22. I’m not sure which of us you’re addressing, Robe. Anyway, I understood Roger’s point. I had actually thought of writing ‘man & woman’, but then I thought “Why blame women when it was probably only men?” I wasn’t thinking about the people who were already living there, though they were obviously more to blame for killing off the Steller’s Seacows than any European was. Sorry if that’s not pc enough for anyone, now I’ll stop it with the seacows.

  23. In September there was a thread on Indigenous Blogs, at which I made a few comments about Mongolian-language bookshops in Hohhot.
    I actually went to Hohhot at the start of October and revisited those bookshops. I did a short webpage on their location, which can be found at:
    http://www.cjvlang.com/Spicks/hohhotbooks.html
    Next time I go back I’ll find out some more useful information, like contact details!
    Sorry for posting at an irrelevant thread, but Hat has made it clear previously that if a thread is closed, it’s acceptable to post at another thread.

  24. John Emerson says:

    There are a limited number of names for the males, females, and young of various species, but I don’t think they vary much between groups of people, except that the more involved you are with a species the more distinctions you are able to make.
    This is a real Eskimo words for snow situation I think. For cattle you have bull, ox, steer, cow, heifer, calf, weaner, yearling, and probably some others. Which species have cows, does, sows, hens, etc. is fairly well fixed for the commonly known animals, I think.

  25. I guess I should have made that a clickable link:
    Mongolian-language Bookstores in Hohhot

  26. Well, we seem to have a nice convergence here. Mongolian actually has separate names for different ages, like ‘two-year-old horse’ (I’d have to look for the specific vocabulary, but it definitely exists). I know English has words like ‘yearling’ and ‘heifer’, etc., but this is not quite the level of detail that Mongolian goes into.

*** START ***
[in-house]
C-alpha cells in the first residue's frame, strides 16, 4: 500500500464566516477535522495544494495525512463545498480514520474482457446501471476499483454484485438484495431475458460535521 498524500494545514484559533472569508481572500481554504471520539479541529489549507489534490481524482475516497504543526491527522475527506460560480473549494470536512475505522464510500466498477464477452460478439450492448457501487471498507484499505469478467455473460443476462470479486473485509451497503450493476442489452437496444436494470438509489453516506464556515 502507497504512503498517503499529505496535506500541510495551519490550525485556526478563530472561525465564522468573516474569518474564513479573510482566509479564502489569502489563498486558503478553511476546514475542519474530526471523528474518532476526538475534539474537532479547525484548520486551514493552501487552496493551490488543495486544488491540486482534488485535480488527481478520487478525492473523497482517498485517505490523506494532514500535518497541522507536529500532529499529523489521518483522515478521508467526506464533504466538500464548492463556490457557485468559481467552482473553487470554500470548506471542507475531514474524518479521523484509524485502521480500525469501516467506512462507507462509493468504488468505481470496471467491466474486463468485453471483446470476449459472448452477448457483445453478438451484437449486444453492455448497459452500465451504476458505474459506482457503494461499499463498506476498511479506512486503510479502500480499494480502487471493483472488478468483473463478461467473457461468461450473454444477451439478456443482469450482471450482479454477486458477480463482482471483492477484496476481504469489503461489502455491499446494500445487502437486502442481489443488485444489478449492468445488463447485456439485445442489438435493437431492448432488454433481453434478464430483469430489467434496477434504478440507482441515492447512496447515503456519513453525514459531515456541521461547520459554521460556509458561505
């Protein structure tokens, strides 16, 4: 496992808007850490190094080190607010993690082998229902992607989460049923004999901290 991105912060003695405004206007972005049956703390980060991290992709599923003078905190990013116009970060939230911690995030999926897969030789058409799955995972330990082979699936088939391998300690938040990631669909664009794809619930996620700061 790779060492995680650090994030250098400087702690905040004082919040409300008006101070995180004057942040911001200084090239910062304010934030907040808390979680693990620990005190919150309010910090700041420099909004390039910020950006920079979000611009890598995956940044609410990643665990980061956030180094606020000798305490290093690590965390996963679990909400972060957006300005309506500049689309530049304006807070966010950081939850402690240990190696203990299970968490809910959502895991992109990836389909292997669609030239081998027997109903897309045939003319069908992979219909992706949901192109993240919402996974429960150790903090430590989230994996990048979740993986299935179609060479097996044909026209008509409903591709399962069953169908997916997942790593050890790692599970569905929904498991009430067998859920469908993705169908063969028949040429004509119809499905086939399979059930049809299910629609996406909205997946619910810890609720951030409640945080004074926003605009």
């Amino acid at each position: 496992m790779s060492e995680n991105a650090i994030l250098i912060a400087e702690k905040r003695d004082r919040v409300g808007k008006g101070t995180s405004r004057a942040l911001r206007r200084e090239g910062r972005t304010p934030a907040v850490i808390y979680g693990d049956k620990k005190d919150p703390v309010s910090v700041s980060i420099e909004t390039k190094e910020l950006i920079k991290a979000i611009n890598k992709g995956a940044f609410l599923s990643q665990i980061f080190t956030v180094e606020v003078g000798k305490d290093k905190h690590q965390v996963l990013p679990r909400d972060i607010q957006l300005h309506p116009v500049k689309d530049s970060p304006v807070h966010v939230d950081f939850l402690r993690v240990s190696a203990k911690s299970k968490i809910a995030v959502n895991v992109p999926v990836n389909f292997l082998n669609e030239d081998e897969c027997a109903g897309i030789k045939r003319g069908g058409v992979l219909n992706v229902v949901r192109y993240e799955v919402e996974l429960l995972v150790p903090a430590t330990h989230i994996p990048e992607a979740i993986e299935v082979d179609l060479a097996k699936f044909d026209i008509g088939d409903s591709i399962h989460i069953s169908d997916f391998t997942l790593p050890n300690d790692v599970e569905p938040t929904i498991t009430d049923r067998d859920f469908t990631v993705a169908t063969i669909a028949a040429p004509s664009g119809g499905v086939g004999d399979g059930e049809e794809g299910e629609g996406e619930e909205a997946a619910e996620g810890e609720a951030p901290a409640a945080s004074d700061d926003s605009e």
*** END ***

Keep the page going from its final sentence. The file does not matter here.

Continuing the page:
27. John Emerson says:

    When I said “I don’t think they vary much between groups of people” I meant within a given language. People more involved make more distinctions, people less involved make fewer.

  28. rootlesscosmo says:

    We don’t have a traditional word that traditionally covers both sexes, unless you count “cattle”.
    @empty: but yes–”kine.” Not often heard in daily conversation but frequent in the KJV Old Testament.

  29. Yes, I was forgetting about “kine”. But it’s plural, and there is no corresponding singular noun, unless you count “cow”.

  30. just remembered – Starodum (lit.- old thinker) is the main character in Denis Fonvizin’s 1780s play The Minor. Through him Fonvizin expressed the moral ideal of the Enlightenment. The play was in Russian school curriculum and would have been an allusion for anyone seeing ‘starodub’.

  31. Another excellent point.

  32. As I was reading this interesting post and the equally interesting comments, it occurred to me that the multilingual people visiting this great website could be interested in Sylvain Tesson’s recent experience in today’s Siberia (surviving in the wild, and following the escape routes of a few Gulag prisoners):
    http://www.lescinqcontinents.com/infos/index.php?2011/08/22/510-dans-les-forets-de-siberie-fevrier-juillet-2010-de-sylvain-tesson-gallimard-2011

  33. The hunters refer to the female elk as a cow – korova (the young one is a telenok – calf)… Does this pattern exist in other languages and is it as alien to townies in other lands as it is in Russia?
    Sashura, I’ve often heard moose referred to as cows and bulls, and there’s a record and bookstore chain in Maine and New Hampshire called Bull Moose. That said, I’m not sure how common it is for people outside moose zones to refer to moose using those terms. (FWIW, I grew up in rural Maine.)

  34. Thanks, Lisa, I thought that it might be the same in other places.

  35. As a non-moose-coresident, I primarily associate bull moose with the Progressive Party, a one-shot political party which ran Theodore Roosevelt in 1912 for a third term as President after the Republican Party refused to renominate him (a maximum of two terms being long-standing tradition, and now part of the Constitution). The nickname “Bull Moose Party” arose when Roosevelt said he was “as fit as a bull moose” after being shot in a failed assassination attempt. Though the party platform was seen as extremely leftist in its day, all of its specific reforms have been achieved — without, however, breaking the stranglehold of the rich on U.S. politics.
    There have been a number of other Progressive Parties in American politics, most of them vehicles for mavericks who had alienated their own party members.

  36. Oooo, MOCKBA, as soon as you started describing the plot of that story I knew I had read it, though it was all of 45 years ago or more …